Lintra November 17th, 2006 18:05

Vimes, Vetinari, Ridcully, Granny W, Rincewind, Luggage, etc, etc they are all great characters. And I love the way they unfold over the books … Vetinari, Vimes and Granny W in particular grow over time into very interesting types.

Arma November 17th, 2006 19:06

The thing I like is that almost every characters grows throught the series in a very adorable way. Even characters that don't appear for more than just one book.

Speaking of witch, the bad news is that the next novel (Making Money with Moist) got delayed to the spring, as it was needed to wash away the bad impression Thud! left in me. Not that it was such a bad book, but that's two sup-par Watch books in a row. And that was a bit too much for me.

dteowner November 17th, 2006 20:43

Aw, don't tell me that. I've got Thud! waiting for me at home.

Corwin November 18th, 2006 01:23

As I've never read a TP book (I'm always dubious about humour in novels) what's the first book in the series; I'll check it out at my local library!!

Dr. A November 18th, 2006 04:54

I believe the first Discworld novel is "The Light Fantastic"…But you can also try the first novel of the Watch (the city guard of the largest cities on Disworld) which is "Guards! Guards!"

dteowner November 18th, 2006 05:12

I thought "Colour of Magic" came before "Light".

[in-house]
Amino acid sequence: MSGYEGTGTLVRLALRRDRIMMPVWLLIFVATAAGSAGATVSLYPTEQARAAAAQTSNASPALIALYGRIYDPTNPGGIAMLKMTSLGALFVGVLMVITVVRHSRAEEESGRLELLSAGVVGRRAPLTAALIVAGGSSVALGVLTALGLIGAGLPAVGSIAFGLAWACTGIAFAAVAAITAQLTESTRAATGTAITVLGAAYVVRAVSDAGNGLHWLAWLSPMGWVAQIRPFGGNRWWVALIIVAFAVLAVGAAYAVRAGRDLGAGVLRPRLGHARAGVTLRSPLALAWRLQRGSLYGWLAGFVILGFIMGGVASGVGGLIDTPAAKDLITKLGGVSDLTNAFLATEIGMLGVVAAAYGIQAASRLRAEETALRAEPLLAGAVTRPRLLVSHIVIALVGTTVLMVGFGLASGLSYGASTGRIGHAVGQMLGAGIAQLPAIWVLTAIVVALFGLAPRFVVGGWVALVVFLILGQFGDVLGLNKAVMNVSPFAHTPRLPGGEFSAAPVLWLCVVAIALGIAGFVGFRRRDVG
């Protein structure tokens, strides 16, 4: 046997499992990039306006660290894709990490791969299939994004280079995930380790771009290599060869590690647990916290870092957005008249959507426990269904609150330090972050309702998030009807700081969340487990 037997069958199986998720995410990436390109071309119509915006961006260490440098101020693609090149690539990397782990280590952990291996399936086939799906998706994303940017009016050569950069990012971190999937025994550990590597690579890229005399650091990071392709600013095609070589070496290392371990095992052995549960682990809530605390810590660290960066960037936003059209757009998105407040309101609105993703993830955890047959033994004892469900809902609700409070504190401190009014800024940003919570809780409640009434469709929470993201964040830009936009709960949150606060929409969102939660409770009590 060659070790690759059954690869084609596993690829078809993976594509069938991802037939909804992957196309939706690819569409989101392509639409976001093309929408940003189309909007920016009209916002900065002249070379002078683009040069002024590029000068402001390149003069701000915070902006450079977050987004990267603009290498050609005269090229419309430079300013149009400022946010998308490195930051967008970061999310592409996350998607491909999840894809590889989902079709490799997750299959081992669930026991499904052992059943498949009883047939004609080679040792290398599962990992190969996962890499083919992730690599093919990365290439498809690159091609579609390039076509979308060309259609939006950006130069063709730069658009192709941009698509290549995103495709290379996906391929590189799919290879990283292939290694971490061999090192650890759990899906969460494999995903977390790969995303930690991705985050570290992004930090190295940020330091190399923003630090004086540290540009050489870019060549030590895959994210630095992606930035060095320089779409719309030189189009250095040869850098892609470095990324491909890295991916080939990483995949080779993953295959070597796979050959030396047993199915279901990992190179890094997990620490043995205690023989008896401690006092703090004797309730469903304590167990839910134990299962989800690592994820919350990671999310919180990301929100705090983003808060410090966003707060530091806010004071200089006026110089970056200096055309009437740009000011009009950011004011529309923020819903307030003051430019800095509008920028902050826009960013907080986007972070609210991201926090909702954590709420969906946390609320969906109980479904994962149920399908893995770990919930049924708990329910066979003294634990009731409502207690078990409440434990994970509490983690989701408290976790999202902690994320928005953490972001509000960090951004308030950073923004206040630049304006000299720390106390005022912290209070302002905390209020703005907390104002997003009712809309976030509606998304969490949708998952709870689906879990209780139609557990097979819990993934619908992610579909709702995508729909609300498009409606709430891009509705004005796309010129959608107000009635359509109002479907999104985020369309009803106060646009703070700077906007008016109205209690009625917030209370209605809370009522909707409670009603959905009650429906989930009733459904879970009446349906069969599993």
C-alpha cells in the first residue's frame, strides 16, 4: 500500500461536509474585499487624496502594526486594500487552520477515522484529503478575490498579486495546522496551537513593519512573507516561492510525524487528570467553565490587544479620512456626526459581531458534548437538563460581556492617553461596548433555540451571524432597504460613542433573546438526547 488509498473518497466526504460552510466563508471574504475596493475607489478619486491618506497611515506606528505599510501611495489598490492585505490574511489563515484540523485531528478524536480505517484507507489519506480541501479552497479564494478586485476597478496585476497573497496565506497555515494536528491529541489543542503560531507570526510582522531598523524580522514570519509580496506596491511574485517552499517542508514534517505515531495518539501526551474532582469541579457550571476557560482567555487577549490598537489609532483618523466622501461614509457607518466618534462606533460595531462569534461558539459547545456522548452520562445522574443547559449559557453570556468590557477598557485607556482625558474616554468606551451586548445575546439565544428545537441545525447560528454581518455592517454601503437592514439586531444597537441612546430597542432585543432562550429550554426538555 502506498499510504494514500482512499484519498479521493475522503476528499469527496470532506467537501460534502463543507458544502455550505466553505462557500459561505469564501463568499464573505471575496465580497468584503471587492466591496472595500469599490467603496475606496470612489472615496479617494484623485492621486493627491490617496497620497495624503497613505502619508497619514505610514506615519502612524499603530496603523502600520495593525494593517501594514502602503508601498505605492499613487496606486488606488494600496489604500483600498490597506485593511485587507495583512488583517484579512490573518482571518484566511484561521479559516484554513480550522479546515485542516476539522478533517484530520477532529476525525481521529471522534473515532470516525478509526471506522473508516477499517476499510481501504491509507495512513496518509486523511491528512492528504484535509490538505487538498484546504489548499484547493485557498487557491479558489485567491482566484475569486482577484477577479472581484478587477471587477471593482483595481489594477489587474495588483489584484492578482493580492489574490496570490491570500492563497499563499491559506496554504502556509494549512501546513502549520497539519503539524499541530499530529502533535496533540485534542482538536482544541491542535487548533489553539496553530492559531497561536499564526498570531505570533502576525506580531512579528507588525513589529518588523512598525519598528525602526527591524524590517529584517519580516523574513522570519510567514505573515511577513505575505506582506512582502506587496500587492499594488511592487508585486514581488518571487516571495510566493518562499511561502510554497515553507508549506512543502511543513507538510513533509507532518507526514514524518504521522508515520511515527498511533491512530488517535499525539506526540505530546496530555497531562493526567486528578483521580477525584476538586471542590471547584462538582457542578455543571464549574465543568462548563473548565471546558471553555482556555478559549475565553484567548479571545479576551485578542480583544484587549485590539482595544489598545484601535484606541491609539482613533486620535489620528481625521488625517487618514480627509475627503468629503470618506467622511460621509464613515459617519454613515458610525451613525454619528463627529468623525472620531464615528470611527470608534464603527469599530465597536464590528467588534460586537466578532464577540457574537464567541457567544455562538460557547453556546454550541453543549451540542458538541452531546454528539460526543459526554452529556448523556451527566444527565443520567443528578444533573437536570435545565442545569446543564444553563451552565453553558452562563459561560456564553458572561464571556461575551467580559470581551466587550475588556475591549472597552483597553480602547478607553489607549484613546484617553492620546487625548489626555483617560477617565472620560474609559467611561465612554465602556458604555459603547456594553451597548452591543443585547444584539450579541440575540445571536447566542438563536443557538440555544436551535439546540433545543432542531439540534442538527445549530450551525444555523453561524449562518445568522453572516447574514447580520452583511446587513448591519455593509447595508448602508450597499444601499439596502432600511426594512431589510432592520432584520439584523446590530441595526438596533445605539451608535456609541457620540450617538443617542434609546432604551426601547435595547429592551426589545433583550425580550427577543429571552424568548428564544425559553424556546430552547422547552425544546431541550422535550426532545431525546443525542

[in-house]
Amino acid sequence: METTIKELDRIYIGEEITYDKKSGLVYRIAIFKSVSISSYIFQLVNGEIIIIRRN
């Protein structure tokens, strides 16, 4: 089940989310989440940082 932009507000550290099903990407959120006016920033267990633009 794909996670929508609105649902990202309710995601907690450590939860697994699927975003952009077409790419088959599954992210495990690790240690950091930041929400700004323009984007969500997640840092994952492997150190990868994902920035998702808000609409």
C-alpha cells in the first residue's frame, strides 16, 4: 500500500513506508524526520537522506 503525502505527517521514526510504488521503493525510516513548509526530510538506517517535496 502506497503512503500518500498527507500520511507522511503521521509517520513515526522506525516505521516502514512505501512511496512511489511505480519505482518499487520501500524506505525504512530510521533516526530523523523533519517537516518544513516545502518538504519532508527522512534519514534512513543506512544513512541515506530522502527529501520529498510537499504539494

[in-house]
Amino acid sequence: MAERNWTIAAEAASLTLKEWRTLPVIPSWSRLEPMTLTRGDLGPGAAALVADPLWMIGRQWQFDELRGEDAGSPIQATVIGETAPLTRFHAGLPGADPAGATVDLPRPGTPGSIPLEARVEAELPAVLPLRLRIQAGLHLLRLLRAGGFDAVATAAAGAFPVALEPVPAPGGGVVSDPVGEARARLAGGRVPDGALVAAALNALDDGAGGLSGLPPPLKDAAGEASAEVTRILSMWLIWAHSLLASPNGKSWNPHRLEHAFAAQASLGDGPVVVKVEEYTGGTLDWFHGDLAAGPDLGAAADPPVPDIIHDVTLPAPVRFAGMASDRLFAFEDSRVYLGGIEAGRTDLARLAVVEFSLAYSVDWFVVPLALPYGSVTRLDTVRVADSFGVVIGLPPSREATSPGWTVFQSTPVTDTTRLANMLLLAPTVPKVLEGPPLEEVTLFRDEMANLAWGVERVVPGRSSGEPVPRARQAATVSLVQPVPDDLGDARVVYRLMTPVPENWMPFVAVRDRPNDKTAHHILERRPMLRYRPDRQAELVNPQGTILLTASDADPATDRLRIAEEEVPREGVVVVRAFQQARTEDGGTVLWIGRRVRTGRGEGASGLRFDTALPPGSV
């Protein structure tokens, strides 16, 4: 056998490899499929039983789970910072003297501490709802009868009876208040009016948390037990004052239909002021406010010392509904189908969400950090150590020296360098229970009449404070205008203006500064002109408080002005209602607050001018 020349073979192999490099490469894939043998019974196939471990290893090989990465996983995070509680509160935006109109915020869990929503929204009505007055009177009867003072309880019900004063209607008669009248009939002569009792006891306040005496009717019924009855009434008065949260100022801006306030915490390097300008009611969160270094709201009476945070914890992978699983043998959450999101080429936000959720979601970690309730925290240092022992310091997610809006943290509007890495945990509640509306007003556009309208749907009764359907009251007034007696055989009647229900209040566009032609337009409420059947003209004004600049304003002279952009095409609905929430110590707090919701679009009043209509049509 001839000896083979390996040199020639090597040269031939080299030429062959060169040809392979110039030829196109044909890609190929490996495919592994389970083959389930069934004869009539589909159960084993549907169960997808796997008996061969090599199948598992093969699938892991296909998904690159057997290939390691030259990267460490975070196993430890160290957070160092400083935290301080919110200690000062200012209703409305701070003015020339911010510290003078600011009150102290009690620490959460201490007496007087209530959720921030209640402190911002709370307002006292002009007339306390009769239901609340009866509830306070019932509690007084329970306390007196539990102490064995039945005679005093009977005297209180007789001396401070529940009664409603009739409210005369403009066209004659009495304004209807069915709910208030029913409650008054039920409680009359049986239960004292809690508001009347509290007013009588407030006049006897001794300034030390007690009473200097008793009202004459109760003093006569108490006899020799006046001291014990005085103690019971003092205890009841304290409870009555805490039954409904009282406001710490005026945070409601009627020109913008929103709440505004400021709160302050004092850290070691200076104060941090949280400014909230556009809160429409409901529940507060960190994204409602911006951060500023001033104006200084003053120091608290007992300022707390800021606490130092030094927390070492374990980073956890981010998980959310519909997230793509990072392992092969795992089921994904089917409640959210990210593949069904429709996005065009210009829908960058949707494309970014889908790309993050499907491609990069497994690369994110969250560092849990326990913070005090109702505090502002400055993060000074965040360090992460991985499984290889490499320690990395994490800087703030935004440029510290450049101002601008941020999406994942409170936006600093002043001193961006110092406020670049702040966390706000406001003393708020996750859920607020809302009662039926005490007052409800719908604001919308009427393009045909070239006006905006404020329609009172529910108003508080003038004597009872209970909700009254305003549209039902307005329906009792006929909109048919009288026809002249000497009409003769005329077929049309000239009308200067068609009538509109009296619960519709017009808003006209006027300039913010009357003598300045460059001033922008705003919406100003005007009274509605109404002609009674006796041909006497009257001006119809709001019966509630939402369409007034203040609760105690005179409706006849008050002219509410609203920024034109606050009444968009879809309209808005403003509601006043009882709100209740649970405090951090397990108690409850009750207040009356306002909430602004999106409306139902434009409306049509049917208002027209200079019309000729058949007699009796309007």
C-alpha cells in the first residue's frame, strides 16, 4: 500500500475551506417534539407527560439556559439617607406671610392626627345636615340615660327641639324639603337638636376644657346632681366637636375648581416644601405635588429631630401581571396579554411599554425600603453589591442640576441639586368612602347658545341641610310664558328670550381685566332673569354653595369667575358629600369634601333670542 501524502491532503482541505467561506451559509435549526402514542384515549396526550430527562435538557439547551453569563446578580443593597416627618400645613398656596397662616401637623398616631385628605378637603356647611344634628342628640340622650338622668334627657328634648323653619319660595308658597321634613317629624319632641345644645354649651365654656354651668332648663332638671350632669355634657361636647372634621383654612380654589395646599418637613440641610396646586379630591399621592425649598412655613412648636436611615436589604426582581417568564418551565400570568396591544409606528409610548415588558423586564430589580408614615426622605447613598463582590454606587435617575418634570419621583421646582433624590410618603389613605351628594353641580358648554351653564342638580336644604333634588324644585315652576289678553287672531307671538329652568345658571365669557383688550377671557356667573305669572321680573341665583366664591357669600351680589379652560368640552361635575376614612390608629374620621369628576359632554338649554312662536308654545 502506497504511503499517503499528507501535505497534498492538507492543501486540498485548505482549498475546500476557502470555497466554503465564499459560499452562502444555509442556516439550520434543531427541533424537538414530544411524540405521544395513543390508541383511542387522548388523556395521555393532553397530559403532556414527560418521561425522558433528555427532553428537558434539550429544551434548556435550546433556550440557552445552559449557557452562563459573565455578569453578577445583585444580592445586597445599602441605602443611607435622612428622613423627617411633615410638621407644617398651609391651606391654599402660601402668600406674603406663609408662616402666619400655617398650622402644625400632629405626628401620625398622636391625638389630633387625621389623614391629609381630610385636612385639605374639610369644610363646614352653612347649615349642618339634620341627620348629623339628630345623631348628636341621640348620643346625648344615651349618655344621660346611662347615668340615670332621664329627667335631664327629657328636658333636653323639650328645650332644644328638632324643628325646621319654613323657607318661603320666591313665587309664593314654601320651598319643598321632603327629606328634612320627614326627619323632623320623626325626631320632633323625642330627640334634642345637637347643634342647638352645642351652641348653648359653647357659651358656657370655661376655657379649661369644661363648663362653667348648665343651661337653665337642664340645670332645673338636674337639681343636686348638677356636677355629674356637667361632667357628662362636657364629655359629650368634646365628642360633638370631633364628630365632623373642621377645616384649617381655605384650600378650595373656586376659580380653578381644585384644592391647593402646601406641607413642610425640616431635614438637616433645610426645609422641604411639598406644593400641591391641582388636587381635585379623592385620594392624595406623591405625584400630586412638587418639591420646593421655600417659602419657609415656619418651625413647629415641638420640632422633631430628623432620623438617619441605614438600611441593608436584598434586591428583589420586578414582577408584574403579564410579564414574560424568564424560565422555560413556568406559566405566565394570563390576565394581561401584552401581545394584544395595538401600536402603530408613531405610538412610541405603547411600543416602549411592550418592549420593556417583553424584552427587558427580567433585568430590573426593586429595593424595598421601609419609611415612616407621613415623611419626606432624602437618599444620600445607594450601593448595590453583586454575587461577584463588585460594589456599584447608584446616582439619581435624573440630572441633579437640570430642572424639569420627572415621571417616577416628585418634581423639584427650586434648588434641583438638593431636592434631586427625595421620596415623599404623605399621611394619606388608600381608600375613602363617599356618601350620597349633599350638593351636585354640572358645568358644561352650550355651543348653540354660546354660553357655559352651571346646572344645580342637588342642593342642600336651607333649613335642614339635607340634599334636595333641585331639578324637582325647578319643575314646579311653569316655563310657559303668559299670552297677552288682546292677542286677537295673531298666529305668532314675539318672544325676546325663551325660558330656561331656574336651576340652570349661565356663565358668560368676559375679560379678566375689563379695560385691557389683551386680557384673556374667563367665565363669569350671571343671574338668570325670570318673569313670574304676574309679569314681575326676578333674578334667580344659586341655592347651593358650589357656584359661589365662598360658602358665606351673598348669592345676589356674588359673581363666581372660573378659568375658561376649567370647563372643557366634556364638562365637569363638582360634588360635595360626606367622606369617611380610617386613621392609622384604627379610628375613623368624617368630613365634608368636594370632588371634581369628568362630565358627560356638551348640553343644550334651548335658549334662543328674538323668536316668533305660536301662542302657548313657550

*checking, checking, checking*

Yep, "Light" is #2.

Arma November 18th, 2006 08:53

It doesn't matter where you start one, all of them are stand-alone titles that can be read in no partucular order, though some can be arranged in a series, as they share particular characters. My first one was The Fifth Elephant, and still one of my favs.

Dr. A November 18th, 2006 16:53

Thanks for the correction, dteowner :)

Danicek November 18th, 2006 18:51

I love Prachett. Always makes me laugh and feel relaxed…

Bartacus November 18th, 2006 18:53

I've started reading those books only recently on behalf of my sister. I have read the first 10 now and I must say that these are among the best books I've ever read. Other great books for me were 'It..' (Stephen King) 'Imagica' (Clive Barker) LotR (Tolkien).
I've taken a break from TP for now and I'm reading Harry Potter books. It's like a less lot insane then TP and unfortunately less fun too. Yet I do think the books are still quite good.
A small, but important remark: I'm reading the books in my native language (Dutch) and therefor can not form a real opinion on the books like you can. I do think however that a lot of jokes in TP books would pass me unnoticed cause of my lack of knowledge of the English language. (I can understand 95% of it, but stm that's not sufficient and it's unpleasant to read with a dictionary next to you)

Danicek November 18th, 2006 19:05

Quote:

Originally Posted by Bartacus (Post 8668)
A small, but important remark: I'm reading the books in my native language (Dutch) and therefor can not form a real opinion on the books like you can. I do think however that a lot of jokes in TP books would pass me unnoticed cause of my lack of knowledge of the English language. (I can understand 95% of it, but stm that's not sufficient and it's unpleasant to read with a dictionary next to you)

I've read TP books both in my native language (Czech) and in English and I have to say that I enjoy them more in English. I believe they are pretty easy to read and to understand. I don't think you should have problems with them, Bartacus. Did you try?